And finally, it is necessary to justify the significance of Patroclus’s death for the poem “The Iliad”. First of all, his death is a sign of his loyalty to Achilles and his being a real therapon; moreover, by substituting Achilles at the battlefield Patroclus saved Achilles’ life. This adds to the explanation of the concept of “therapon” and lets the reader know why exactly Achilles valued Patroclus so much: “My dear comrade’s dead — Patroclus — the man I loved beyond all other comrades, loved as my own life” (Homer, Knox, and Fagles 470). However, the real importance of Patroclus’ death lies in his giving Achilles strength to continue fighting because the anger which his therapon’s death evoked in him, made Achilles seek revenge: “To arm – son of Peleus! Most terrifying man alive! / Defend Patroclus! It’s all for him, this merciless battle / pitched before the ships” (Homer, Knox, and Fagles 473). What’s more, it was Patroclus’ death that brought Achilles back to the war and made him slay the enemies even more severely than before; although he lost other comrades in the battles, their death did to affect him so much as the loss of a precious friend. And, finally, Patroclus’ death made Achilles realize his mortality and he ventured to kill Hector, though it was predicted that his own death would follow shortly after the Hector’s.


Taking into consideration everything discussed above, it can be concluded that the concept of “therapon” which can be observed in Homer’s poem “The Iliad” can be interpreted in different ways. Patroclus can be regarded as Achilles’ therapon since he was his squire and assisted him during the war. His primary task was counseling his lord in the battles and giving his life for him if it was needed. Another interpretation of the concept is “ritual substitution” which took place with Patroclus’ taking Achilles’ armour and meeting his death instead of his lord. This also indicated Achilles’ indirect death as a therapon of Ares for who all the warriors were a ritual substitution. And, eventually, the importance of Patroclus’ death for Homer’s audience lied in fulfilling his mission as Achilles’ therapon and giving Achilles strength to get back to fighting. The revenge, Achilles was seeking after Patroclus death, made Achilles slay Hector, even though the prophecy stated that Hector’s death was going to involve Achilles’ death as well.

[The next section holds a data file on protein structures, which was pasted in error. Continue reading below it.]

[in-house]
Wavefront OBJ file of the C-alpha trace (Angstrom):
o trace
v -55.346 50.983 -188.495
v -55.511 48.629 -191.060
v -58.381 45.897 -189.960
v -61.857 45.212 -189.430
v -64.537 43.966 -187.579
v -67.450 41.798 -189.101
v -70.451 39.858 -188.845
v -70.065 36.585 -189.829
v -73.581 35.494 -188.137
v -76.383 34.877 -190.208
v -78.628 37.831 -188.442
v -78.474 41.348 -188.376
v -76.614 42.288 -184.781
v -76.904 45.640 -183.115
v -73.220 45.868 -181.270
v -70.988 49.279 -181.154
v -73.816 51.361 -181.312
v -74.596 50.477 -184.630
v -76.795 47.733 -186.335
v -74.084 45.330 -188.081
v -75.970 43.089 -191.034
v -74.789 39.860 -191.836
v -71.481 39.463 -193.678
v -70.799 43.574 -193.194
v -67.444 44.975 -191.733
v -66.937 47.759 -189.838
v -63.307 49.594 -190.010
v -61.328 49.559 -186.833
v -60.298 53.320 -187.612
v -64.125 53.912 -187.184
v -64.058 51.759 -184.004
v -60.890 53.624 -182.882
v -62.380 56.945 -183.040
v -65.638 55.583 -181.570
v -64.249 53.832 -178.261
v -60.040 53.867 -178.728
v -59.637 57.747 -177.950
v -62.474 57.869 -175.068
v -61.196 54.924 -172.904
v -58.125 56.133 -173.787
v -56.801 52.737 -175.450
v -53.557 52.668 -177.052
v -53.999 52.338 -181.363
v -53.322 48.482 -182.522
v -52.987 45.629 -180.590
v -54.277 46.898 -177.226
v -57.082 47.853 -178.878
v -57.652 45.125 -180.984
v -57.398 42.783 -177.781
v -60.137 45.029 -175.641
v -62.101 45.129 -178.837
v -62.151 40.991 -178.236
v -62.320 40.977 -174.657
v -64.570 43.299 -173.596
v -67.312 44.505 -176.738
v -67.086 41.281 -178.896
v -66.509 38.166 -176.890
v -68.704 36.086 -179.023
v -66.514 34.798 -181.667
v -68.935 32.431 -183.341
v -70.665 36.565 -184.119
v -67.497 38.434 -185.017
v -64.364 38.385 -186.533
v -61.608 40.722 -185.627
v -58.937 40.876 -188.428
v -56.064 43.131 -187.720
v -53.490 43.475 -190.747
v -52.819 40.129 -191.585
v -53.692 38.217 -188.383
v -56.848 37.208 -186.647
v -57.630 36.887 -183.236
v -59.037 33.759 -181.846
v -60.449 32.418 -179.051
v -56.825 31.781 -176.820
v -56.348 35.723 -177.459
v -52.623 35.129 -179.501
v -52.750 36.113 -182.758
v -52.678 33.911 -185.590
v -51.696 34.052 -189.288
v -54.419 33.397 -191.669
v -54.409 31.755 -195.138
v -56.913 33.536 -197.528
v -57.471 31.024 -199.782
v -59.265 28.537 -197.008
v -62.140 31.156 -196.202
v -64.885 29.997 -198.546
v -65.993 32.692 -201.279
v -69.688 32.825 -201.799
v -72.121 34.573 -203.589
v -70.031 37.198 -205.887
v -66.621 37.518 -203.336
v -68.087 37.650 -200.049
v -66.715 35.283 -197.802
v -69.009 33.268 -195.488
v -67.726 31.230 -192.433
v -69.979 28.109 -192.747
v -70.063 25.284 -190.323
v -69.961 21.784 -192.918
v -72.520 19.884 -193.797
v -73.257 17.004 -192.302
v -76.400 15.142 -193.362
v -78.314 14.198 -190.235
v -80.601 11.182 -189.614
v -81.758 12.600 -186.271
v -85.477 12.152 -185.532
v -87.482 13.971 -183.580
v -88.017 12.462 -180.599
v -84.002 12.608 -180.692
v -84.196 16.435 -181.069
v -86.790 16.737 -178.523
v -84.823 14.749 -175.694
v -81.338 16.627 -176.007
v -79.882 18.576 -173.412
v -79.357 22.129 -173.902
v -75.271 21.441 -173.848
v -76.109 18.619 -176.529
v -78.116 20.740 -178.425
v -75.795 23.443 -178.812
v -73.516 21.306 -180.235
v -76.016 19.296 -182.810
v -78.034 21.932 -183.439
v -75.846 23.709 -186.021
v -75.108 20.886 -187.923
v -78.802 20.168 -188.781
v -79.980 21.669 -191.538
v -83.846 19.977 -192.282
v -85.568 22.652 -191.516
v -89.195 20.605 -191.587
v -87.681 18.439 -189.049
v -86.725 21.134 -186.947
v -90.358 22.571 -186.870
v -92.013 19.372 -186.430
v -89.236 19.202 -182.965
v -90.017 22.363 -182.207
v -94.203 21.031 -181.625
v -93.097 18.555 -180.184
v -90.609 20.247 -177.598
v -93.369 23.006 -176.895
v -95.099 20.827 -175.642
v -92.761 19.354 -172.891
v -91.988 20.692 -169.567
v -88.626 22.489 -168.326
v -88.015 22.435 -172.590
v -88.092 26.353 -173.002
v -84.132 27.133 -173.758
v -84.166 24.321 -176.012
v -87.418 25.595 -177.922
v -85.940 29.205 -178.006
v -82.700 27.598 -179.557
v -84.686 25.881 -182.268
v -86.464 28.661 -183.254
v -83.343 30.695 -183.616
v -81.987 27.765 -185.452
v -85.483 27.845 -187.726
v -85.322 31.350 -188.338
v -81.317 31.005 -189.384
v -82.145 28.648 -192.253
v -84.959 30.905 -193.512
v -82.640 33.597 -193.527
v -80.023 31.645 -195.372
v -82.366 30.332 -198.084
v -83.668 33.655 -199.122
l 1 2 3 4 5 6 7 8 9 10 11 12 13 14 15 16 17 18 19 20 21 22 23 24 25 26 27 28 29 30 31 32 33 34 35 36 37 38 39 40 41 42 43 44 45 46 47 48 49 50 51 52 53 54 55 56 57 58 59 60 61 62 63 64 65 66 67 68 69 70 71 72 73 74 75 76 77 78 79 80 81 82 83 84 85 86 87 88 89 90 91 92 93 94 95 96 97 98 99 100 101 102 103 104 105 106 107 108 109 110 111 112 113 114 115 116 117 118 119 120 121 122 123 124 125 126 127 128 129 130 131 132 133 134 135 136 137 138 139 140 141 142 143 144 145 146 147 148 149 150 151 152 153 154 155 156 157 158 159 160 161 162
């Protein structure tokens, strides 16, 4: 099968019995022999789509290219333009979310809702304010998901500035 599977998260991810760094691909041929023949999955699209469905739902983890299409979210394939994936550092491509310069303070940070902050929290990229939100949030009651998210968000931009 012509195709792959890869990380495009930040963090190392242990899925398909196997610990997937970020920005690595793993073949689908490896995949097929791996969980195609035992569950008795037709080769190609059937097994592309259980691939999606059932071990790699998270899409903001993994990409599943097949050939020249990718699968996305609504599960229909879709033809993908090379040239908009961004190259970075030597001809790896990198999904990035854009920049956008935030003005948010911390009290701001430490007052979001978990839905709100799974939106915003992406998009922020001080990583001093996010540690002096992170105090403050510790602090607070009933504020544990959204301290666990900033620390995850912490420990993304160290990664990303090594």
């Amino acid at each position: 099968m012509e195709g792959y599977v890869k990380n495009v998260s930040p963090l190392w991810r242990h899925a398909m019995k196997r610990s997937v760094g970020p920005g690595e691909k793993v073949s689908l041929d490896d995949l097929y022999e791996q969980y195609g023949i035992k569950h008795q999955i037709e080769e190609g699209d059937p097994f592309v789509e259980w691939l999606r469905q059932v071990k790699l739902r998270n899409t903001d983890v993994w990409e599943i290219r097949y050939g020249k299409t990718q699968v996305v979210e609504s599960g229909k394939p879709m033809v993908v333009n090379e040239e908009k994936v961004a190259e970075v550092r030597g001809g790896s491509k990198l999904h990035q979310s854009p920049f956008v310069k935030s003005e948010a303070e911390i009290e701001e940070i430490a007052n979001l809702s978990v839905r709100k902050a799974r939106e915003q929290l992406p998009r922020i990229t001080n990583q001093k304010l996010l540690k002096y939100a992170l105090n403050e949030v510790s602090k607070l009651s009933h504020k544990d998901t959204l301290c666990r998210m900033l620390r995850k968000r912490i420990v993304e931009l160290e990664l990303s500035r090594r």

Works Cited

Homer, Knox, B.M.W., Fagles, R. The Iliad. New York: Penguin Books, 1990.